“Studying medicine was our eldest son’s dream so we took loans to pay his university fees because we didn’t want to let him down. Now that we have learned how to better manage our coffee farm, our harvests are plentiful, and we are able to repay the loans and continue to pay the school fees of all our children on time.” – Paul Bhumba
A plentiful coffee harvest
Inspecting young coffee trees for pests and diseases
Becoming exemplary farm entrepreneurs
As their farm and harvests transformed, members of Paul and Jane’s community viewed their farm as a model for their own. Neighbors began to visit them which gave Paul and Jane the opportunity to advise them on how to run their farms as a business. They encourage other farmers on the importance of jointly preparing a household budget that maps out their income and their expenses. These are skills they learned through the HRNS gender household approach which focuses on promoting gender equality. The couple also frequently visit other farming households to share their experience and encourage other families to work together and plan their business and investments. Paul and Jane’s entrepreneurial spirit has proved contagious, and they have seen other households reinvesting their proceeds to increase their coffee farms and achieve more prosperous farming businesses.
“We are perceived as role models because we expanded our coffee farm from 4 acres to 6 acres. We advise other farming families to give all family members the opportunity to contribute to planning how to reinvest and spend their profits.” – Jane Bhumba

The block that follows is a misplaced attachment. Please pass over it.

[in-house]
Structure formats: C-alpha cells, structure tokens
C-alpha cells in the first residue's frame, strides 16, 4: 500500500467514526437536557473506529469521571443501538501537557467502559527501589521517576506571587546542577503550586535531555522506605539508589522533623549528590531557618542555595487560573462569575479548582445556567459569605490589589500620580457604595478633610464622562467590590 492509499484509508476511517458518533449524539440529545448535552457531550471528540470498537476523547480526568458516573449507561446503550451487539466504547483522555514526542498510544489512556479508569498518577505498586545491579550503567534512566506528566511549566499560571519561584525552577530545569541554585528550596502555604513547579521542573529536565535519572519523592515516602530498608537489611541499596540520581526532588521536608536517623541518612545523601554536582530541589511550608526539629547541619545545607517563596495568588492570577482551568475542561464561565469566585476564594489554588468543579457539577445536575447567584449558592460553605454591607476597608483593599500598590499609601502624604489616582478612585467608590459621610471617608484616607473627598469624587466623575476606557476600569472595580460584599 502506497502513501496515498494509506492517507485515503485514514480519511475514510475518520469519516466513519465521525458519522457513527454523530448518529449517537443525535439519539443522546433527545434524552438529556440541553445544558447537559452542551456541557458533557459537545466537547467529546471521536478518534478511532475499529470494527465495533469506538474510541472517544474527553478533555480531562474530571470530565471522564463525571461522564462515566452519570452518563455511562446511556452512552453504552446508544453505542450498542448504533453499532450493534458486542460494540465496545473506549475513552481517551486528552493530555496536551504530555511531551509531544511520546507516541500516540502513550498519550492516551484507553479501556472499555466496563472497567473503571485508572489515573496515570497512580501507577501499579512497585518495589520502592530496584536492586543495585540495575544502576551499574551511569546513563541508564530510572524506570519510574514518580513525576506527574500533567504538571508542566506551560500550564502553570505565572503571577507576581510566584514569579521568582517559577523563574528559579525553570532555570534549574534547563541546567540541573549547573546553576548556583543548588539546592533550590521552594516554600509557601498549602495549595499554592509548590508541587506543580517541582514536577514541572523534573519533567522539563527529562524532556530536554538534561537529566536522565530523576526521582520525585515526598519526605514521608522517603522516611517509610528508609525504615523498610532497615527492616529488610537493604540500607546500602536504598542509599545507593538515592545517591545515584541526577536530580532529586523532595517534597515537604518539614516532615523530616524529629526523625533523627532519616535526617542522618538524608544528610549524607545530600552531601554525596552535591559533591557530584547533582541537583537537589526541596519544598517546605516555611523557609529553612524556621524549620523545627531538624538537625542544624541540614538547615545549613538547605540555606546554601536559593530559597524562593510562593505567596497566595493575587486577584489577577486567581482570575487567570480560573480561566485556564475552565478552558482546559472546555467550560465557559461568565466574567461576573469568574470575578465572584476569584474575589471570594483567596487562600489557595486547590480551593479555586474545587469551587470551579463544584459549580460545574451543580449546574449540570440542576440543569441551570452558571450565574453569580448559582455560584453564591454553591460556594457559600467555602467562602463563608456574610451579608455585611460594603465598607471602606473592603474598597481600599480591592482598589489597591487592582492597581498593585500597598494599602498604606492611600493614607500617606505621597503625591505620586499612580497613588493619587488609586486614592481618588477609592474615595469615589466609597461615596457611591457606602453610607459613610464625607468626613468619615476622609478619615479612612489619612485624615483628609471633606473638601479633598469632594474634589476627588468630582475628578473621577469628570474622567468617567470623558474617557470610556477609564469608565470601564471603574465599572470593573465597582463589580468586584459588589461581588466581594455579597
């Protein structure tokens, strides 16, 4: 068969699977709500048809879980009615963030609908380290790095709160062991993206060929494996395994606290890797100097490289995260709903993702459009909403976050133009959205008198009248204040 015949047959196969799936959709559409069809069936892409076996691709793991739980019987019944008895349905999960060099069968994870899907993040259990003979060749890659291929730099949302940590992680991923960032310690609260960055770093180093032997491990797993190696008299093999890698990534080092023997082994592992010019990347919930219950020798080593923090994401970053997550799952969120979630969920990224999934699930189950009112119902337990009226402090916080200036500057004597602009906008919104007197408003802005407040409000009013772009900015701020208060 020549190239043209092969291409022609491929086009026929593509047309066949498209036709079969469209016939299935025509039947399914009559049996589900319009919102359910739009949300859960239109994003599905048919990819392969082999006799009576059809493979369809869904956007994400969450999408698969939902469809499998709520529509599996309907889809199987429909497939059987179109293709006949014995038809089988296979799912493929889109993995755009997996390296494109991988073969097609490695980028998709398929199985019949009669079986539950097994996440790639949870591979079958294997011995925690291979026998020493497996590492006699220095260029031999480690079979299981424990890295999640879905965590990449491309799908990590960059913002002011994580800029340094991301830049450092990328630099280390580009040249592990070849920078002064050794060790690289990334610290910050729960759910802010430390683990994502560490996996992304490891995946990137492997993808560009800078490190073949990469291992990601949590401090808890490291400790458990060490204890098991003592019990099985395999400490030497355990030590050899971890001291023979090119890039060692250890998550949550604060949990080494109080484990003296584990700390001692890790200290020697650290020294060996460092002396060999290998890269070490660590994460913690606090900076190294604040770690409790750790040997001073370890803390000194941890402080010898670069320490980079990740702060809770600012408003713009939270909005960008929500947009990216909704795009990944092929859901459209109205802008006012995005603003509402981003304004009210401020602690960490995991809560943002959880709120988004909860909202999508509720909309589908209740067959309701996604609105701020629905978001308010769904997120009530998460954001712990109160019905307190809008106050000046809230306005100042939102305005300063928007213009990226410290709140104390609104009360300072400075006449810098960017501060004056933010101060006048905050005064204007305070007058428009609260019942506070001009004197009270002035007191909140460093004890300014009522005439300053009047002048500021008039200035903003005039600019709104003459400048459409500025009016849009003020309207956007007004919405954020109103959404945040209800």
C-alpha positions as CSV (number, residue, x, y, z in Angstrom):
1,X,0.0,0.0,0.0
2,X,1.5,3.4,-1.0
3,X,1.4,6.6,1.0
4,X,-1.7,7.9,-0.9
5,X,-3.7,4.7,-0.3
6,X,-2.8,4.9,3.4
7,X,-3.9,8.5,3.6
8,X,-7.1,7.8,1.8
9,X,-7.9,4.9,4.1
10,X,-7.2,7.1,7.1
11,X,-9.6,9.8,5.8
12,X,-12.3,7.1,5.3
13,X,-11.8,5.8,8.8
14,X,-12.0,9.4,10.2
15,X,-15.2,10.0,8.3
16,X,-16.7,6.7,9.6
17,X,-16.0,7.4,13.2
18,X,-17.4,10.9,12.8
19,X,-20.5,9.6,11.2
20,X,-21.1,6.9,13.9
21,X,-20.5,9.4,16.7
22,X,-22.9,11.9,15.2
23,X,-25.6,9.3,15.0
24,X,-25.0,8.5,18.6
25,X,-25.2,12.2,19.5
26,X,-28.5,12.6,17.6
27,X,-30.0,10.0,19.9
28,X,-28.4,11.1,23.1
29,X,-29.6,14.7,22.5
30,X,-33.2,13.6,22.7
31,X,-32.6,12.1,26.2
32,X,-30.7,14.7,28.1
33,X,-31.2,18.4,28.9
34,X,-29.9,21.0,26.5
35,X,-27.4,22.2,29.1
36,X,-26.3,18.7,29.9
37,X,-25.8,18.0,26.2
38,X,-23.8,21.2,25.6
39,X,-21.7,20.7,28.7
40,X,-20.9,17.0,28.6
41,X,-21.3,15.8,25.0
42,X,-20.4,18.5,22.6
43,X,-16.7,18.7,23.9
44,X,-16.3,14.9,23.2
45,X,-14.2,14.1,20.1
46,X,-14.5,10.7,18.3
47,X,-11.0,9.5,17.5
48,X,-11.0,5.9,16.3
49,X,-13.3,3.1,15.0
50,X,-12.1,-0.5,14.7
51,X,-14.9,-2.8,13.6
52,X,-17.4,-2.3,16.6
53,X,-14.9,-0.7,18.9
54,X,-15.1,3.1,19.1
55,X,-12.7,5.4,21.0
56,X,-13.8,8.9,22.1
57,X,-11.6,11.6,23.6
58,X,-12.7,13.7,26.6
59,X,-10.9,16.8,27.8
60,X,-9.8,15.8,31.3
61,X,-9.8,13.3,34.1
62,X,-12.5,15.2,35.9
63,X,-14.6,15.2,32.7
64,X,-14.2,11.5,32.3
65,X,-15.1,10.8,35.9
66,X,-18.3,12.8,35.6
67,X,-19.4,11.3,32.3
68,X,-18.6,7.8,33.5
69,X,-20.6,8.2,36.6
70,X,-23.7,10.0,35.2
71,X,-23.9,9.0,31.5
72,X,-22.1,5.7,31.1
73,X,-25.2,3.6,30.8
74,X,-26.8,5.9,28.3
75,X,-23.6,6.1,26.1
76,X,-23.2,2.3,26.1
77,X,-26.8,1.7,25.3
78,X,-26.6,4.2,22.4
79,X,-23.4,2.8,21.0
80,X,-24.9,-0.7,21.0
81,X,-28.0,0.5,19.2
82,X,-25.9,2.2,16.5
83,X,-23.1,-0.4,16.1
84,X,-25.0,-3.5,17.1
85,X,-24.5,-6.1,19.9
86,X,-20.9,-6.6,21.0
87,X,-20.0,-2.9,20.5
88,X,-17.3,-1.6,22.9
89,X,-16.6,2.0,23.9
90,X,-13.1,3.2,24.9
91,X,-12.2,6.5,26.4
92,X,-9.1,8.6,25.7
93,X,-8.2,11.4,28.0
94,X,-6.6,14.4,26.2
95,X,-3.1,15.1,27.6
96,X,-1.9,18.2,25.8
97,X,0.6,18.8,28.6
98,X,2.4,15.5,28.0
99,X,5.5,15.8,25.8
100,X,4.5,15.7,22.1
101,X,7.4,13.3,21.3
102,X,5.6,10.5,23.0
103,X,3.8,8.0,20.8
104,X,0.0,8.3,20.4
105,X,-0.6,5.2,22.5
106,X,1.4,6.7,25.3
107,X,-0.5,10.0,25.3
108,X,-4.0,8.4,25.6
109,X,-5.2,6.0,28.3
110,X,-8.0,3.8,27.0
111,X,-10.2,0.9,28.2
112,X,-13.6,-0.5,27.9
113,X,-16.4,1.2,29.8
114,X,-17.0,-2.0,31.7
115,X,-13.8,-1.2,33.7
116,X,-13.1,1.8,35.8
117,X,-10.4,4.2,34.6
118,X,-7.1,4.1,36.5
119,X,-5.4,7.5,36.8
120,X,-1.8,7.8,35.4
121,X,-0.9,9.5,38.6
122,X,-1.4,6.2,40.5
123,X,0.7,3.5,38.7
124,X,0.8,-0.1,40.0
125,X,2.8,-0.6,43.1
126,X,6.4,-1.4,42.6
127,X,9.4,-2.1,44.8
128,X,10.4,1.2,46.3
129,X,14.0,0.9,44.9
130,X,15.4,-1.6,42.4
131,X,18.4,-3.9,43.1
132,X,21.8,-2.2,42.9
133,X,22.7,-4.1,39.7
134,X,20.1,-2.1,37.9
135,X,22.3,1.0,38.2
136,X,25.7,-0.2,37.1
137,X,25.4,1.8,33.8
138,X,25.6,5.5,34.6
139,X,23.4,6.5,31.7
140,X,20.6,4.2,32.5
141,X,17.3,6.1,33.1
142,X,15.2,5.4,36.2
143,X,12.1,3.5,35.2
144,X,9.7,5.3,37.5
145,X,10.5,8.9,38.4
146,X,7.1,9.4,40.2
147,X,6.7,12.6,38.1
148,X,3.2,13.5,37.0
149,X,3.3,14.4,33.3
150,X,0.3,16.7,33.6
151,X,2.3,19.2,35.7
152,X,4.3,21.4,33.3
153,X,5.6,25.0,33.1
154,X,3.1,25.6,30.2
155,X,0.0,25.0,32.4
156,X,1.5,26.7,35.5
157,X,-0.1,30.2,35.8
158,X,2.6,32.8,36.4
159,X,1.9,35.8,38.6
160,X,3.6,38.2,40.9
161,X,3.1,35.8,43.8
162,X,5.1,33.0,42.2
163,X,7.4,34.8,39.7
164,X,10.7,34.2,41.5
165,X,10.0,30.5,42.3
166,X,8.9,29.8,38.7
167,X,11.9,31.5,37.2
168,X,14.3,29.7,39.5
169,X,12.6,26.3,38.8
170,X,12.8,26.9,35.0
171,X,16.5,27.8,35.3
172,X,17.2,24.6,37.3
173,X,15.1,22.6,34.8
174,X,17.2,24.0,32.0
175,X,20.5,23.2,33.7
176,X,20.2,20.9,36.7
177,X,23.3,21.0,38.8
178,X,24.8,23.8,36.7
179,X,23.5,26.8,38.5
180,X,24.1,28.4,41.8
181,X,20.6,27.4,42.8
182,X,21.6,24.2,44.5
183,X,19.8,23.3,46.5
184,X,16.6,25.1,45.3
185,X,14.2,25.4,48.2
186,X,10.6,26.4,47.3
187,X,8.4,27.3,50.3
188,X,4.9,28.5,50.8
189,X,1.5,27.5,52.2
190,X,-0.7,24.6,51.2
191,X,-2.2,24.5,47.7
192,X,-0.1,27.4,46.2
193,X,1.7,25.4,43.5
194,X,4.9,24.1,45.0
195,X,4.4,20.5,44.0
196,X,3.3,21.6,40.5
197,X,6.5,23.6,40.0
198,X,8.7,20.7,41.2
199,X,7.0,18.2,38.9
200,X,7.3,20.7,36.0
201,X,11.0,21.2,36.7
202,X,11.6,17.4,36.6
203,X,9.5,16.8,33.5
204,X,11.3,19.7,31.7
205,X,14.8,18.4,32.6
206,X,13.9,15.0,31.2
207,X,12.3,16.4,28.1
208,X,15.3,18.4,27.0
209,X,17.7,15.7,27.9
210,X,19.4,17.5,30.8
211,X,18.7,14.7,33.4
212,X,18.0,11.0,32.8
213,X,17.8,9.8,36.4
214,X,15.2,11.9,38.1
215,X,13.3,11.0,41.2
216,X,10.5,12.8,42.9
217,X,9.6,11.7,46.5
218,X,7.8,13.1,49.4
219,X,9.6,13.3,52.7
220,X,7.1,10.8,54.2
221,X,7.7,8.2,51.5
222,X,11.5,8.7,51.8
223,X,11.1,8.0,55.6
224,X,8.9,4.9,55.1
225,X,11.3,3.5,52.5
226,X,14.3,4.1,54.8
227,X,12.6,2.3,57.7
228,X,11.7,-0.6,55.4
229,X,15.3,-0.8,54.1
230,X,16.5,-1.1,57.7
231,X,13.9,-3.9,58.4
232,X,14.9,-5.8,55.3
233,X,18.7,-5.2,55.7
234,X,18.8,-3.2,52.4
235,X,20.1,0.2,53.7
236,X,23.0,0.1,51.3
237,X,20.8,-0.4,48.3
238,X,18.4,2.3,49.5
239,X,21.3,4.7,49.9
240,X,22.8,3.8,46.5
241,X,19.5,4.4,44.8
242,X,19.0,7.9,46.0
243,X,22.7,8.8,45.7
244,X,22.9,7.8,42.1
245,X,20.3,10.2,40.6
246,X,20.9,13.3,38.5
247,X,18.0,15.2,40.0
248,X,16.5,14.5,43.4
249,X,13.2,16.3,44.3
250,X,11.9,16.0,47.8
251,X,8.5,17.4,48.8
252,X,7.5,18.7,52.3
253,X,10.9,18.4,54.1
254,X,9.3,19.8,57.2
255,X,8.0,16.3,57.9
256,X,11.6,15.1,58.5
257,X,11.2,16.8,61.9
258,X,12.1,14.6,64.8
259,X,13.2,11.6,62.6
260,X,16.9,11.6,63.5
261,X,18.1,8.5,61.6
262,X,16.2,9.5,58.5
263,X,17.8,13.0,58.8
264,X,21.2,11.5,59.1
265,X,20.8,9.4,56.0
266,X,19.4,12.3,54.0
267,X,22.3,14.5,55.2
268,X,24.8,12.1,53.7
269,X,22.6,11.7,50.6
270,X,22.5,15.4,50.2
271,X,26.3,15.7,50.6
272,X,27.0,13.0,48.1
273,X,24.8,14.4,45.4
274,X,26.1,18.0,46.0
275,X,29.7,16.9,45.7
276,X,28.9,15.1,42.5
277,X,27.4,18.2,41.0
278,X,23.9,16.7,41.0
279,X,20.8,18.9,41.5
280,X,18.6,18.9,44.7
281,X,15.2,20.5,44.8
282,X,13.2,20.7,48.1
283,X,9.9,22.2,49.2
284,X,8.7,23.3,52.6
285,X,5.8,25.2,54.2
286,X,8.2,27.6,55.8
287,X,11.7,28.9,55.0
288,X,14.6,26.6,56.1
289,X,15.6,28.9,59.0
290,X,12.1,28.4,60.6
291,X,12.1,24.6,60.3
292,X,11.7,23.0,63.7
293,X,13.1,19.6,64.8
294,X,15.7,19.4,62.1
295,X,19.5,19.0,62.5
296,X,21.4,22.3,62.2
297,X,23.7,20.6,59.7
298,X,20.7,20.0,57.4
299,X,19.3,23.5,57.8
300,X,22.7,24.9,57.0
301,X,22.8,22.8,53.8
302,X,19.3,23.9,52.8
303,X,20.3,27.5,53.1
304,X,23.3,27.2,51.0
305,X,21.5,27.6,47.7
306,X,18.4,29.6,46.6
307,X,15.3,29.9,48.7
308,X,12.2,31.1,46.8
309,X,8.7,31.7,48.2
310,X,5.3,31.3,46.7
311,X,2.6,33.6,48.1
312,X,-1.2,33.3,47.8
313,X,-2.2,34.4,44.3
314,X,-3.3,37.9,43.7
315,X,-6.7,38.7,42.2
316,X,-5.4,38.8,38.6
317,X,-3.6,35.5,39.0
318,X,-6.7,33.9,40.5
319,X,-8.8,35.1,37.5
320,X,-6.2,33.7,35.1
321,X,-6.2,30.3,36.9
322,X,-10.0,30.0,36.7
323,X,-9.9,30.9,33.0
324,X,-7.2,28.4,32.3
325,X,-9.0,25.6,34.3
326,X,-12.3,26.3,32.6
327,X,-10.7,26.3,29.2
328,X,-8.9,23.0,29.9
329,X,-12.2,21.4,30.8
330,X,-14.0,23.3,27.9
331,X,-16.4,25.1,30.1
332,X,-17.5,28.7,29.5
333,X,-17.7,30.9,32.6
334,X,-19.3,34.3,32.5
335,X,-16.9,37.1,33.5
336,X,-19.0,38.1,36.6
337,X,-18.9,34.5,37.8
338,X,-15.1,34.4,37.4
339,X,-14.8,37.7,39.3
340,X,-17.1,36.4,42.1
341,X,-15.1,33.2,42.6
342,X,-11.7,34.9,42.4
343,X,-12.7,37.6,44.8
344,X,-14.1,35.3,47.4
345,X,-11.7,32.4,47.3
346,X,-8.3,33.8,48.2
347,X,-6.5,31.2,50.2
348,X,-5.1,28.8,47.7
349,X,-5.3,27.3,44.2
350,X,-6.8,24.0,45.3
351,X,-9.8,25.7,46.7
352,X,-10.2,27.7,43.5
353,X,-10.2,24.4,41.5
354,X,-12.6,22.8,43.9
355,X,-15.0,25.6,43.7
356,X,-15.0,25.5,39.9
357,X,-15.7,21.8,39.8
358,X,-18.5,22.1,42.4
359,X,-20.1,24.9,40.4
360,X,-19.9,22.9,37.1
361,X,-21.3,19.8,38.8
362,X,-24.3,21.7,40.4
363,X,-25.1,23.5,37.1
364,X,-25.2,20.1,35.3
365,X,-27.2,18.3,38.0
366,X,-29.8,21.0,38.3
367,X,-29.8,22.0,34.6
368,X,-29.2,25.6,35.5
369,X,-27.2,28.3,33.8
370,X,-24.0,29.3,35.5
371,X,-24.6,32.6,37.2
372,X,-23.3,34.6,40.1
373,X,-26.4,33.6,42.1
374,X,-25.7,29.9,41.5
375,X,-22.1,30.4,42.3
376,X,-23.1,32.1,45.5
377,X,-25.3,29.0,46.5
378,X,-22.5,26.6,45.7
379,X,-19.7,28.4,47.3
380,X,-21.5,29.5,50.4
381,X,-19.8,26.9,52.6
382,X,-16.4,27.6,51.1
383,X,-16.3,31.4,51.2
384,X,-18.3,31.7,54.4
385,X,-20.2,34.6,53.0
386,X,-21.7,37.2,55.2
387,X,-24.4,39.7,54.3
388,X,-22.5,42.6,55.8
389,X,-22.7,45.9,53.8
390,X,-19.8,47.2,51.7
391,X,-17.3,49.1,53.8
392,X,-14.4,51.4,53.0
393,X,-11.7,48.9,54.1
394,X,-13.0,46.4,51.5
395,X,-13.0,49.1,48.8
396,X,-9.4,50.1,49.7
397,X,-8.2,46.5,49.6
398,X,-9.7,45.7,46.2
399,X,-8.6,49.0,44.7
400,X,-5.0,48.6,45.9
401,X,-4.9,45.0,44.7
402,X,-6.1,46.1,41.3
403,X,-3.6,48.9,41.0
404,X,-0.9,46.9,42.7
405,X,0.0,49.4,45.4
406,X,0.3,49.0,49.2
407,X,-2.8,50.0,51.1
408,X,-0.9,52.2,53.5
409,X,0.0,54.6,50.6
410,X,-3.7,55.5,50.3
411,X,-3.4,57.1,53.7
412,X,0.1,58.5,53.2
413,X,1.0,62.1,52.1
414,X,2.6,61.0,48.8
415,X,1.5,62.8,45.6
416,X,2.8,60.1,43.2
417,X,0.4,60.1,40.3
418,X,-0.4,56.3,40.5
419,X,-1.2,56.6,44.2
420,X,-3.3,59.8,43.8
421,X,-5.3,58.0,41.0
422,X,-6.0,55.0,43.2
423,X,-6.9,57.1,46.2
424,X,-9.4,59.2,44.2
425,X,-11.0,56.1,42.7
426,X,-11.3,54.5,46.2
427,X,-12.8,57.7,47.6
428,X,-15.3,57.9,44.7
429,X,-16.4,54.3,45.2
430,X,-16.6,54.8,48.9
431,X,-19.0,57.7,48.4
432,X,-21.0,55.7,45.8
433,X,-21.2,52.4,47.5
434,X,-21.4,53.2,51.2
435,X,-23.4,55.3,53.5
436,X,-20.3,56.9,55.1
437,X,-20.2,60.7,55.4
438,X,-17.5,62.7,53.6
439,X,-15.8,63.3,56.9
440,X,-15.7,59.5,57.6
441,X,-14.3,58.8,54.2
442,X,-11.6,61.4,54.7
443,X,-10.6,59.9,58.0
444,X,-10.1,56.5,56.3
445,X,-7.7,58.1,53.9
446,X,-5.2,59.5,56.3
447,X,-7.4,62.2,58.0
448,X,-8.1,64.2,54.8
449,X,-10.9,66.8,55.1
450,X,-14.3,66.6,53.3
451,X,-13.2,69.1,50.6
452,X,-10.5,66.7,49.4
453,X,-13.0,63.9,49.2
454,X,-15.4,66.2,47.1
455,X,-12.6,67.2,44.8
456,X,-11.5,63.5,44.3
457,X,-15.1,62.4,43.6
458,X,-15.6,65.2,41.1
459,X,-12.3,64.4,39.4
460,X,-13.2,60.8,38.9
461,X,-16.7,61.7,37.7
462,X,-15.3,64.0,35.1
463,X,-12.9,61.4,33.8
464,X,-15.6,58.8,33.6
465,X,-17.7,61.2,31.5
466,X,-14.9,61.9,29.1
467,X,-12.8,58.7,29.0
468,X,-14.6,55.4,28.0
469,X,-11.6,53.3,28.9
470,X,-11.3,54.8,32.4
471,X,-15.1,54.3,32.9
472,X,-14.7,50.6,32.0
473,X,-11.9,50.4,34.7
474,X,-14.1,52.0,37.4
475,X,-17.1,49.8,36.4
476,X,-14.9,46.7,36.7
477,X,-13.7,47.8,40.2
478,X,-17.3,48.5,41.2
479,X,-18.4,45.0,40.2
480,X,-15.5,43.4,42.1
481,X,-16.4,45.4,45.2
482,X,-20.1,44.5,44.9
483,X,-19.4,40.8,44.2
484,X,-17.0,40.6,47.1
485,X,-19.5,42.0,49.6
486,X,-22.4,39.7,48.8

Jane and Paul’s expanded coffee farm
More years of impact for ICP
This year, the ICP partners celebrate their 20-year anniversary. Since 2001, the partners have reached over 100,000 farming families across six key coffee producing countries with similar interventions to the ones that Paul and Jane received. In a recent progress report, the adoption rate of Good Agricultural Practices (GAPs) among Ugandan farmers that partook in the ICP project was found to be at 69% and the adoption rate of climate-smart practices was at 56%. It was also reported that between 2015 and 2019, there was an average increase of household income from coffee production by 124%.
The ICP partners are currently implementing a third phase of the initiative for coffee&climate in the districts of Luwero, Nakasongola and Nakaseke in Uganda. As climate change continues to present big challenges to farmers in coffee producing regions, particularly East Africa, ICP looks forward to continuing to expand their interventions around climate change in the coming years. Given the fact that 77% of Uganda’s population are youth, another current focus area of ICP in Uganda is to continue to improve the participation of young people in agriculture as a prosperous livelihood activity.
About International Coffee Partners (ICP)
International Coffee Partners (ICP) is a pre-competitive initiative of the leading European family-owned coffee companies, Delta Cafés of Portugal, Franck of Croatia, Paulig of Finland, Joh. Johannson of Norway, Löfbergs of Sweden, Lavazza of Italy, Neumann Gruppe of Germany and Tchibo of Germany. ICP’s objective is to contribute know-how to establish a sustainable coffee sector in key producing countries through the implementation of best-practice projects in coffee farmer communities. Since 2001, ICP has reached more than 92,000 smallholder families in 12 countries.